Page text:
Category Archives: books

A Wrinkle in Time Impressions

Once Upon a time in the distant time of 2001 I was eleven years old and we had a book assigned for the fifth grade class I was in. Little did I know this book would make me want to read more books and would forever change my life and how I viewed the universe and create a dream. The book I speak of is Madeleine L’Engle’s A Wrinkle in Time. I love this book, it led me to reading it’s sequels A Wind in the Door, A Swiftly Tilting Planet, and the spin off book (sort of) A Ring of Endless Light.

There are sketchbooks I owned that had drawing’s of Mrs.Whatsit  in her non human form, the idea of a tesseract became a concept I kept tabs on growing up and even now think about today as an adult. Despite the heavy emphasis in L’Engle’s work on physics and biology, I was more inspired to focus on writing and literature as I grew up and wanted to write for the YA genre (I ended up with a degree in environmental science).

Then in 2002 it was announced there would be a tv movie of A Wrinkle in Time by Disney. It was awful. L’Engle was asked if it met her expectations, she said “yes. I expected it to be bad, it was.” I only saw a portion of this film, but I didn’t like it. I didn’t like that things were dumbed down for audiences, I didn’t like the acting, I didn’t like the full happy ending presented in the film, and I felt kind of weird seeing Mr.Murrey completely naked a few years later on Queer as Folk.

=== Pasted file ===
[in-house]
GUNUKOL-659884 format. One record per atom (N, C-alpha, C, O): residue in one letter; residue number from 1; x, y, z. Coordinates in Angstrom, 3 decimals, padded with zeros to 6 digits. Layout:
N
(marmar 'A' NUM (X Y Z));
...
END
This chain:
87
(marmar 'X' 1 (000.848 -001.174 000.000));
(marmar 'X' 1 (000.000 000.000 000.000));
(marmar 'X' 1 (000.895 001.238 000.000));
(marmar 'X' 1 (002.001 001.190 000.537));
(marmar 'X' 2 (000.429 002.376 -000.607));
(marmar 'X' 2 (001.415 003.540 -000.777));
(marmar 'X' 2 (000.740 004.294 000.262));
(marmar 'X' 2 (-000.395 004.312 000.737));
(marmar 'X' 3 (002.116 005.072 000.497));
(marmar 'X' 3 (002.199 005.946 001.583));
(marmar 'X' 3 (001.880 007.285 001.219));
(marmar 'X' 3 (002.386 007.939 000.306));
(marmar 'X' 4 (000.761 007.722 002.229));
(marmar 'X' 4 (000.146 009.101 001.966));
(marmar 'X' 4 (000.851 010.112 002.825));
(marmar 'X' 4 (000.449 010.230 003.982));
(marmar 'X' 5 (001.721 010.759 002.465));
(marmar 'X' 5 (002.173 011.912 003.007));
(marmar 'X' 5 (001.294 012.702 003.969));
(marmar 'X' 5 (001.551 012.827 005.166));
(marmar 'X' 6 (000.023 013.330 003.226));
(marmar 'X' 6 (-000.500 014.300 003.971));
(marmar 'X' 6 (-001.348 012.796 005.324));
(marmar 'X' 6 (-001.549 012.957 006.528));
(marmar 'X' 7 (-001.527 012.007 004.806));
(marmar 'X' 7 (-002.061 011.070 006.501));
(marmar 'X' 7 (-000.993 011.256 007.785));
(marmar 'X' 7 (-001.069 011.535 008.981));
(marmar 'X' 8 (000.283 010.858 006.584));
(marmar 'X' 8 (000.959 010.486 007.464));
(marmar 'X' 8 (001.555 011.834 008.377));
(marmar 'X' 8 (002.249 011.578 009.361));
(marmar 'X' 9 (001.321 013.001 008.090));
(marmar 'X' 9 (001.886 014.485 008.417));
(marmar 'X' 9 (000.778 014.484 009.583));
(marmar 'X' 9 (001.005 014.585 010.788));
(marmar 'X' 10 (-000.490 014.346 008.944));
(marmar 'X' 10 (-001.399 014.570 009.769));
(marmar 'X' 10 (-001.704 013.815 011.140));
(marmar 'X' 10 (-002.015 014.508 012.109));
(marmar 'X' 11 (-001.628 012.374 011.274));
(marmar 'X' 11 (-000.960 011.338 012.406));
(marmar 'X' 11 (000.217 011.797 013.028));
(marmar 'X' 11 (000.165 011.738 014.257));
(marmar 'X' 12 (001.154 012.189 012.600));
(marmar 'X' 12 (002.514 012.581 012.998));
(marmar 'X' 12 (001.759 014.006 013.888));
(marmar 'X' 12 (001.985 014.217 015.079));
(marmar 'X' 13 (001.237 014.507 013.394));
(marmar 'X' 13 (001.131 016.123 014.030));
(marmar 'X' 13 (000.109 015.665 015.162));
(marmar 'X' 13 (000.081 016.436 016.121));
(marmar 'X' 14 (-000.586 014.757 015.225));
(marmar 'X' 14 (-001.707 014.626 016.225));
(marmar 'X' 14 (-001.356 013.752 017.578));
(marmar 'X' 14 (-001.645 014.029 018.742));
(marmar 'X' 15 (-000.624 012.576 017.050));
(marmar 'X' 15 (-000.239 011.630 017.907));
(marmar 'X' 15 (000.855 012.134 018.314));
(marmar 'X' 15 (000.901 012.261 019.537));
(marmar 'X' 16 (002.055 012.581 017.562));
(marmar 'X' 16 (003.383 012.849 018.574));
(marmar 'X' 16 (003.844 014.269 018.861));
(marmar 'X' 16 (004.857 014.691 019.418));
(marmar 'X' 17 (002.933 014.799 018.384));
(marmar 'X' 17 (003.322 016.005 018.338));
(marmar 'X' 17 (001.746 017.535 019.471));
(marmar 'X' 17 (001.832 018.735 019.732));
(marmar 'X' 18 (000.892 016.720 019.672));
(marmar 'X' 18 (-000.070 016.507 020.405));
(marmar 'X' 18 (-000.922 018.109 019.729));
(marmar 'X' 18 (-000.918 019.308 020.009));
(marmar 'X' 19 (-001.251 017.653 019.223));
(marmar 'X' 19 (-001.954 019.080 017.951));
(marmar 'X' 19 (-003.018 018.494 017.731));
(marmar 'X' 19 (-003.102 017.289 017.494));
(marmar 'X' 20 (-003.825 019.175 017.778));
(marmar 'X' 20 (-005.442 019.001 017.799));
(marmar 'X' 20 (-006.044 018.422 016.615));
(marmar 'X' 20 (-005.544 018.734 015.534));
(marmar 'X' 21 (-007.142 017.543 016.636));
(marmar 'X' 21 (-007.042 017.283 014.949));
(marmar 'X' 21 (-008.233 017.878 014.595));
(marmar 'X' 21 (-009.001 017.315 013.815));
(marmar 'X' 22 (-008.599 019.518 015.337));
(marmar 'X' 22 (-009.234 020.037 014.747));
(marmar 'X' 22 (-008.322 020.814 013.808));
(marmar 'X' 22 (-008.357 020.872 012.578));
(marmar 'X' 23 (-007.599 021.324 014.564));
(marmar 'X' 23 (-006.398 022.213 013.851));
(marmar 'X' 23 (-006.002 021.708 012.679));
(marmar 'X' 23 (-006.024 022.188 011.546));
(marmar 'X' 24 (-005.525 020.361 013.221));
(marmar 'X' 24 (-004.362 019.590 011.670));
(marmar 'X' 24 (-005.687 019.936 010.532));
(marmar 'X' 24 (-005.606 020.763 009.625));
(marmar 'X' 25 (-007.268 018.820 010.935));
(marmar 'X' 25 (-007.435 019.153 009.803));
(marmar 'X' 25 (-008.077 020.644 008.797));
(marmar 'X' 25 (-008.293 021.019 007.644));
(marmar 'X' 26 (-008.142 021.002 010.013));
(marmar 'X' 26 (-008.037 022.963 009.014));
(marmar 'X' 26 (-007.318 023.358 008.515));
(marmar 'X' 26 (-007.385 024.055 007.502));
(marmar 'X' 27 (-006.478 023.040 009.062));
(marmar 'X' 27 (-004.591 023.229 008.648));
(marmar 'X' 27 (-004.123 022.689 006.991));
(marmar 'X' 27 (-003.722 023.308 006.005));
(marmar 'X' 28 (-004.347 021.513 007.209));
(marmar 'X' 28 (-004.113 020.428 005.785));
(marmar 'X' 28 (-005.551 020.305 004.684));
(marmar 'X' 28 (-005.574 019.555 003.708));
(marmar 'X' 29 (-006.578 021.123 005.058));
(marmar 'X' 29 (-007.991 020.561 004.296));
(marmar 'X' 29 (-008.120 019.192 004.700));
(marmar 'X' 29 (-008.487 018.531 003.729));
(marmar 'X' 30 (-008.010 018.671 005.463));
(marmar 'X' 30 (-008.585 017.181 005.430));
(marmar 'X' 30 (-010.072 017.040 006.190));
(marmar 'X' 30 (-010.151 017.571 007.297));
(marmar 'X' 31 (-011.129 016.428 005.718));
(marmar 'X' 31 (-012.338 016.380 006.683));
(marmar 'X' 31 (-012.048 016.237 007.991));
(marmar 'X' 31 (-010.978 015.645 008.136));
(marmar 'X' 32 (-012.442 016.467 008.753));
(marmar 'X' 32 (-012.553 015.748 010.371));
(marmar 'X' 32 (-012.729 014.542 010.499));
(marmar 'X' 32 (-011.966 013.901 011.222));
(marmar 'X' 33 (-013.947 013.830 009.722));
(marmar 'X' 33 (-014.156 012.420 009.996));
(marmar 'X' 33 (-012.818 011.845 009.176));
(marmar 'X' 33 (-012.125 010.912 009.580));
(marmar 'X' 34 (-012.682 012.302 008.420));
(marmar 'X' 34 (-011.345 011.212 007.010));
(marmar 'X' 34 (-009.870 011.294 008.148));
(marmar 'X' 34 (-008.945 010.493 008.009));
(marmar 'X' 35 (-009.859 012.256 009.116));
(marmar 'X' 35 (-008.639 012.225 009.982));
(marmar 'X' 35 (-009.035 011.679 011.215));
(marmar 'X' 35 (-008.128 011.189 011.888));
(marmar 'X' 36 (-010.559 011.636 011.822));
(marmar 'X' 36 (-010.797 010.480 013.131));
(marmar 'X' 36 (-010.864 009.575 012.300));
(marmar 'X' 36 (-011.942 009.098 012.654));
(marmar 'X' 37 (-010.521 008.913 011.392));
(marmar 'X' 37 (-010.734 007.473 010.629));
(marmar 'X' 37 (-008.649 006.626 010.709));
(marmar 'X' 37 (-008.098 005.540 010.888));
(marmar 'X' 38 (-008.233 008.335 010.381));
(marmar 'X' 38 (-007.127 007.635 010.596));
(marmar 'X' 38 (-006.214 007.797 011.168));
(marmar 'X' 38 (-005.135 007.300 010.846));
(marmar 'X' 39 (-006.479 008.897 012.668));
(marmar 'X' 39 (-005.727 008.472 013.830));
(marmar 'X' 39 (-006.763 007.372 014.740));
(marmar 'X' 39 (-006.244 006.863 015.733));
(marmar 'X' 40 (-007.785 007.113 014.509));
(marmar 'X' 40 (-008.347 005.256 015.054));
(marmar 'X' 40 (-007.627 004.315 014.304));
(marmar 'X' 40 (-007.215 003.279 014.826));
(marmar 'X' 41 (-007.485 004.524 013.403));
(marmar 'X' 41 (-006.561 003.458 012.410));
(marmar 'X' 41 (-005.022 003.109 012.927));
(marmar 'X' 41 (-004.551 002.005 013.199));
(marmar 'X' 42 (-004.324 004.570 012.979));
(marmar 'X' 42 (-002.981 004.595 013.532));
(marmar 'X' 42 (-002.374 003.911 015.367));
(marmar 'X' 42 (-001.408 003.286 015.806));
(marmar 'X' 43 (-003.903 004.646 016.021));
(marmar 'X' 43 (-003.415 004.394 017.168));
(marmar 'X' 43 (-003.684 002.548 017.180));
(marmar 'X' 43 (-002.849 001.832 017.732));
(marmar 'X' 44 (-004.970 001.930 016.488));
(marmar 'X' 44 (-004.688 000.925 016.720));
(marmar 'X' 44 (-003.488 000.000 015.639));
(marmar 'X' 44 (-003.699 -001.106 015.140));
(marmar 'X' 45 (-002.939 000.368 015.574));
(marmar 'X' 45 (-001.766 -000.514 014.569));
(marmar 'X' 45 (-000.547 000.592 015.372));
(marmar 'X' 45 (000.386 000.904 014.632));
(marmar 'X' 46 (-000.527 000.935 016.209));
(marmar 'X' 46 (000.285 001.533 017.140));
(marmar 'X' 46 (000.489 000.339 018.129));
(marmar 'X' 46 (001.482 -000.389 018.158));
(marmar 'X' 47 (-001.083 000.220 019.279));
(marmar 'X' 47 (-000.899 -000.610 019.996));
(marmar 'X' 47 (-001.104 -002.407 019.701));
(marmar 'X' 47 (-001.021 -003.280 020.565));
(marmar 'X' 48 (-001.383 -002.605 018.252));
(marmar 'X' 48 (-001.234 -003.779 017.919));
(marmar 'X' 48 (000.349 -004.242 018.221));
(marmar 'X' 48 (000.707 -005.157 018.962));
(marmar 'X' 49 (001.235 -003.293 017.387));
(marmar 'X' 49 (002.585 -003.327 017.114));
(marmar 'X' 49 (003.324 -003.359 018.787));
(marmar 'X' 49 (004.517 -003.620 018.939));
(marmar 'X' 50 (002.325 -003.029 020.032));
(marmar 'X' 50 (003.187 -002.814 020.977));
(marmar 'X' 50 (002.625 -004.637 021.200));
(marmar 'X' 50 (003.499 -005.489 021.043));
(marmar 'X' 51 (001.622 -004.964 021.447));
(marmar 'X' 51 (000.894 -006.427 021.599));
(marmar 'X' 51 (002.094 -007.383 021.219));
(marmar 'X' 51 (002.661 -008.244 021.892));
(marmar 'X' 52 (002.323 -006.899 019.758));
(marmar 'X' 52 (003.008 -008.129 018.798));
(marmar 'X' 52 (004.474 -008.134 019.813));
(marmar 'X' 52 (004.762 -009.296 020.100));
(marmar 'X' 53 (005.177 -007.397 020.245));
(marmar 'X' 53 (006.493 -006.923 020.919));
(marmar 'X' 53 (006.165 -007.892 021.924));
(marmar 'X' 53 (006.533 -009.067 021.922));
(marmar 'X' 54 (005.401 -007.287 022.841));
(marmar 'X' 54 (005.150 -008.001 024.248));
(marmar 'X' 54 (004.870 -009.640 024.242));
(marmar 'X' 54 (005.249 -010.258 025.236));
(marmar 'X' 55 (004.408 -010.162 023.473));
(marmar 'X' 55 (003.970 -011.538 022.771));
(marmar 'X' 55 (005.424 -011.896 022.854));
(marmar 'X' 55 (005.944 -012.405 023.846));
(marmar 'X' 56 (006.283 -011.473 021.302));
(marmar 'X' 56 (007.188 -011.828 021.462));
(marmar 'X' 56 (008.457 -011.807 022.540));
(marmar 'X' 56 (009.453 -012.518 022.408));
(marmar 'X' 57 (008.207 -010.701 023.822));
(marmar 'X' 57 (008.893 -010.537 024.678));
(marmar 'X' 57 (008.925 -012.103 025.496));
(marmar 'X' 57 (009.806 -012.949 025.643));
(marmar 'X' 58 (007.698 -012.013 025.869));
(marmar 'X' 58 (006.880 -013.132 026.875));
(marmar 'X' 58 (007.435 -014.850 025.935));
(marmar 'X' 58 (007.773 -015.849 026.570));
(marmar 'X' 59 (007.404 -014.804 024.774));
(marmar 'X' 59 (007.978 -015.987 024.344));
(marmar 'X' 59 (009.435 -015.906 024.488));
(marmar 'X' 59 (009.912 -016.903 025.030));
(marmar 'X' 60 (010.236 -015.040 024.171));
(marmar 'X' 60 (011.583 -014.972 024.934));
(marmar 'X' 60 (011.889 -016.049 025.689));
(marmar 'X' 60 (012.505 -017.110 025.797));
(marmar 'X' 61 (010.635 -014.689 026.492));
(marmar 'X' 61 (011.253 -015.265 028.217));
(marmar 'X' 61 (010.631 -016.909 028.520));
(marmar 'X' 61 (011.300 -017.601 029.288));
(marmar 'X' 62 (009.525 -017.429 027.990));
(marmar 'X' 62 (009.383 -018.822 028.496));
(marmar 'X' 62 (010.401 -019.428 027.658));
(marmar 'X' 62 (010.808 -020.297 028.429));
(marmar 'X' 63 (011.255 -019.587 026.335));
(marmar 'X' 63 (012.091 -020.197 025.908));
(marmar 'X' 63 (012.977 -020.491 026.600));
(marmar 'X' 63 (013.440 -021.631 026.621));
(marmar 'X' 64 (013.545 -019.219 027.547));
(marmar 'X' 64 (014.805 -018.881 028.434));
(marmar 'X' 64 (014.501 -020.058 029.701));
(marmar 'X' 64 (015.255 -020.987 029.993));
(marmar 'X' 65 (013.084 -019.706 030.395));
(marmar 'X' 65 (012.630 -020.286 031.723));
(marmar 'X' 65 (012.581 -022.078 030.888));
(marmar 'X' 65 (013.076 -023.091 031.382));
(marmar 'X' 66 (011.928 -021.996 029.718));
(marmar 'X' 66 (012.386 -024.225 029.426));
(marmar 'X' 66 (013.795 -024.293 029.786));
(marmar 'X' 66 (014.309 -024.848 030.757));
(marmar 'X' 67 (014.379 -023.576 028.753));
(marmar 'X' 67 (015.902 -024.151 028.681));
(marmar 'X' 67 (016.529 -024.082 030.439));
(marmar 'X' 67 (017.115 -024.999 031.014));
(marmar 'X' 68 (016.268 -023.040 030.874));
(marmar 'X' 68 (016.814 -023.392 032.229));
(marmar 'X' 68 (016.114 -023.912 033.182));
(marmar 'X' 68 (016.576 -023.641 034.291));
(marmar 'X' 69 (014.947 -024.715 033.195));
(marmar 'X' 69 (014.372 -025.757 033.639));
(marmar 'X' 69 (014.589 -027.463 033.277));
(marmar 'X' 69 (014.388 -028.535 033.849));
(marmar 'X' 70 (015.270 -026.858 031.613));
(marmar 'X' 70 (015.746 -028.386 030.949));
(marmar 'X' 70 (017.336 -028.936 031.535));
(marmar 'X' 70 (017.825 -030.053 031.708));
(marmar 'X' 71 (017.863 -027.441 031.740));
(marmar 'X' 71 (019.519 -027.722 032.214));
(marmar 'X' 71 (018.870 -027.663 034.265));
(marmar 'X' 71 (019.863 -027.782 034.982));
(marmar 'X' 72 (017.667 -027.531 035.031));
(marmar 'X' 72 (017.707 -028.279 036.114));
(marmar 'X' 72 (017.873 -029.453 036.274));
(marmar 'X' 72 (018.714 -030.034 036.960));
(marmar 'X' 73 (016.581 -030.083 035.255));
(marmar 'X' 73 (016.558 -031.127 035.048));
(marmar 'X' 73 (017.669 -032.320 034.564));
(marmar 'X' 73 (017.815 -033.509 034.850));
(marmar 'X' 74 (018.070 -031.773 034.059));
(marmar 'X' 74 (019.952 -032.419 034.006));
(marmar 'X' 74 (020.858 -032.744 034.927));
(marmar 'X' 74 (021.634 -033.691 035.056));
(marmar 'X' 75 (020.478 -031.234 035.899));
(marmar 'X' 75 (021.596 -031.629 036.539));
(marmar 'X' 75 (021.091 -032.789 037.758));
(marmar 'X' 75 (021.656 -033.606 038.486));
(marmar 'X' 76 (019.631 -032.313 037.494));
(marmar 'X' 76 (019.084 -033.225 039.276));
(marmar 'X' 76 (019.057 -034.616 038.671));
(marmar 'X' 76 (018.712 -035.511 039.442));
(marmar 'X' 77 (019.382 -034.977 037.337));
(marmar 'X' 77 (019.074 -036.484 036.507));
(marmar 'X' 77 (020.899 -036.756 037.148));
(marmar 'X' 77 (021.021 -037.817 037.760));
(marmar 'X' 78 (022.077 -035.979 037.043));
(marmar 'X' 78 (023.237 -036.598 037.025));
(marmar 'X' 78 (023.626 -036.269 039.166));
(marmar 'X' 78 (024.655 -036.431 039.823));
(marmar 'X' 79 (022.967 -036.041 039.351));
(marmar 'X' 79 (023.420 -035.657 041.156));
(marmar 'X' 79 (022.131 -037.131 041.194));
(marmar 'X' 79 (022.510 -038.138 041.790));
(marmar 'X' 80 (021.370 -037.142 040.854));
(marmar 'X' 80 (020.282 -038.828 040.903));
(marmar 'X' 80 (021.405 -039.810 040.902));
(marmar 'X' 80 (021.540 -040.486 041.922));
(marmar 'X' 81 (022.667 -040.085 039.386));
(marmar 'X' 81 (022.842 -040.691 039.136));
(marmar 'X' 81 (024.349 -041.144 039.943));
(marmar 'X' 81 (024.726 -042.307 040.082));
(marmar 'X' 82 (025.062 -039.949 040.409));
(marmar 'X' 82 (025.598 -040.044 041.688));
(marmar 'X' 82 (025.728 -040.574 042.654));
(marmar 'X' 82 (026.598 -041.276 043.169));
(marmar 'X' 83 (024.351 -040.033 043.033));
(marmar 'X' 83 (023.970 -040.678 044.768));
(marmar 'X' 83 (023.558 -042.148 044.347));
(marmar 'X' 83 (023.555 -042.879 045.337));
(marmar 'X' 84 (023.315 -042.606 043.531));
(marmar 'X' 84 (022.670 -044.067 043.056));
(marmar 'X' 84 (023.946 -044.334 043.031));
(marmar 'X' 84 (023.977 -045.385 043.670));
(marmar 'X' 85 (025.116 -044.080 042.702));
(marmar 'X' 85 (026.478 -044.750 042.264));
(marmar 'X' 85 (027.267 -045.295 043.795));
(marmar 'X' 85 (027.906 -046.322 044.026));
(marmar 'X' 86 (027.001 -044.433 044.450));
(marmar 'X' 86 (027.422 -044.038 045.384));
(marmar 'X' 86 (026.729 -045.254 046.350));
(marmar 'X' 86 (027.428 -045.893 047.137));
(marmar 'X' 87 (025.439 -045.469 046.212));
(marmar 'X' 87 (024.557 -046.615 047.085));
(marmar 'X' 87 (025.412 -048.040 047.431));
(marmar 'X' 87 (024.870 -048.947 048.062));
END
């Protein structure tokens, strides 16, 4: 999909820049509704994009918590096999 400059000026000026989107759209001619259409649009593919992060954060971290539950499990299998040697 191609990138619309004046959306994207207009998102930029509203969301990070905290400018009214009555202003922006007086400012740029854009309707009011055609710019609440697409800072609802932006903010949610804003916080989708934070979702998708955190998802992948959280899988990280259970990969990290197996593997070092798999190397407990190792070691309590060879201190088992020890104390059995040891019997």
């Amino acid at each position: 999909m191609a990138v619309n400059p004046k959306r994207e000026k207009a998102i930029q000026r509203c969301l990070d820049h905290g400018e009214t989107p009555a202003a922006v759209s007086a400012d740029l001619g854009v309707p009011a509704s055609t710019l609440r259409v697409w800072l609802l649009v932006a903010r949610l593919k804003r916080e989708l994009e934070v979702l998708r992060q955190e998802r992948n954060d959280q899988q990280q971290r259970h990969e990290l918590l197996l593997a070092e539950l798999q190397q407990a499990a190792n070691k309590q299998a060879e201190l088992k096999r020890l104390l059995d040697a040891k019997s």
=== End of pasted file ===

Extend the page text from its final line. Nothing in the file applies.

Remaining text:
I expected nothing to be done with A Wrinkle in Time after Madeleine L’Engle passed away mid 2008. I thought this would be the best for the series since her books tackled topics concerning Christianity and science which even more so today is a very touchy subject. Then a few years ago during Frozen it was announced Disney would be adapting A Wrinkle in Time to film again.

This time with Jennifer Lee from Disney’s Frozen was placed in charge of the film. My expectations started to get high; the film went with open casting meaning Meg Murrey and her brother Charles Wallace are now bi-racial. The film also cast Reese Witherspoon, Mindy Kaling, and Oprah Winfrey as Mrs. Whatsit, Mrs. Who, and Mrs. Which respectably.

 Despite my stalking both Witherspoon and Kaling’s instagram religiously very little about how the film looked was revealed outside of casting. I was a little curious to see Kaling in the film since I’m use to Kaling portraying divas as opposed to the wise and intellectual Mrs.Who, I even reread some of the book just to imagine Mrs.Who with Kaling’s shrills. I also wasn’t aware Oprah was an actress, but I guess she is.

When the trailer was released yesterday I was very pleased with what I saw and I hope the film does really well next year. I have high hopes for the film because I feel at this time many of the themes of A Wrinkle in Time are relevant concerning communism and there is a need for figures like the Murrey parents who are both religious, but educated and understanding on many issues in the world. And now here is the trailer to Madelein L’Engle’s A Wrinkle in Time.

Pride Month: Interview With the Wagner

Continuing with LGBT Pride Month this week I was fortunate enough to have an interview with Cody Wagner, author of The Gay Teen’s Guide to Defeating a Siren last night.